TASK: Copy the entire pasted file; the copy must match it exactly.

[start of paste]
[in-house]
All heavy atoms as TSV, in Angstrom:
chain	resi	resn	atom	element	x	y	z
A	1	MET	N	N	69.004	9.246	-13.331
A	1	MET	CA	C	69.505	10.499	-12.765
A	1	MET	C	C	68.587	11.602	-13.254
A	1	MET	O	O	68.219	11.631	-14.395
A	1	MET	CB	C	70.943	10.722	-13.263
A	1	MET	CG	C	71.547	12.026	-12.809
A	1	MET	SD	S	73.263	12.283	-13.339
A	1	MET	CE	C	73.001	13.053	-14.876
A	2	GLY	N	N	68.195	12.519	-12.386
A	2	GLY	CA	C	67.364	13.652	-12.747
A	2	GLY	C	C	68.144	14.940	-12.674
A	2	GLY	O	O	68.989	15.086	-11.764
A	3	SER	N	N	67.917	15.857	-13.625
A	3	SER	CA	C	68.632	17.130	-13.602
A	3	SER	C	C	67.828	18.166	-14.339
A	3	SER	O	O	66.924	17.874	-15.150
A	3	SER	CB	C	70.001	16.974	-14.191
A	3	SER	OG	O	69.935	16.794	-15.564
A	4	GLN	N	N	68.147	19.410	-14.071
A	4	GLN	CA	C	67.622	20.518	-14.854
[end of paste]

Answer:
[in-house]
All heavy atoms as TSV, in Angstrom:
chain	resi	resn	atom	element	x	y	z
A	1	MET	N	N	69.004	9.246	-13.331
A	1	MET	CA	C	69.505	10.499	-12.765
A	1	MET	C	C	68.587	11.602	-13.254
A	1	MET	O	O	68.219	11.631	-14.395
A	1	MET	CB	C	70.943	10.722	-13.263
A	1	MET	CG	C	71.547	12.026	-12.809
A	1	MET	SD	S	73.263	12.283	-13.339
A	1	MET	CE	C	73.001	13.053	-14.876
A	2	GLY	N	N	68.195	12.519	-12.386
A	2	GLY	CA	C	67.364	13.652	-12.747
A	2	GLY	C	C	68.144	14.940	-12.674
A	2	GLY	O	O	68.989	15.086	-11.764
A	3	SER	N	N	67.917	15.857	-13.625
A	3	SER	CA	C	68.632	17.130	-13.602
A	3	SER	C	C	67.828	18.166	-14.339
A	3	SER	O	O	66.924	17.874	-15.150
A	3	SER	CB	C	70.001	16.974	-14.191
A	3	SER	OG	O	69.935	16.794	-15.564
A	4	GLN	N	N	68.147	19.410	-14.071
A	4	GLN	CA	C	67.622	20.518	-14.854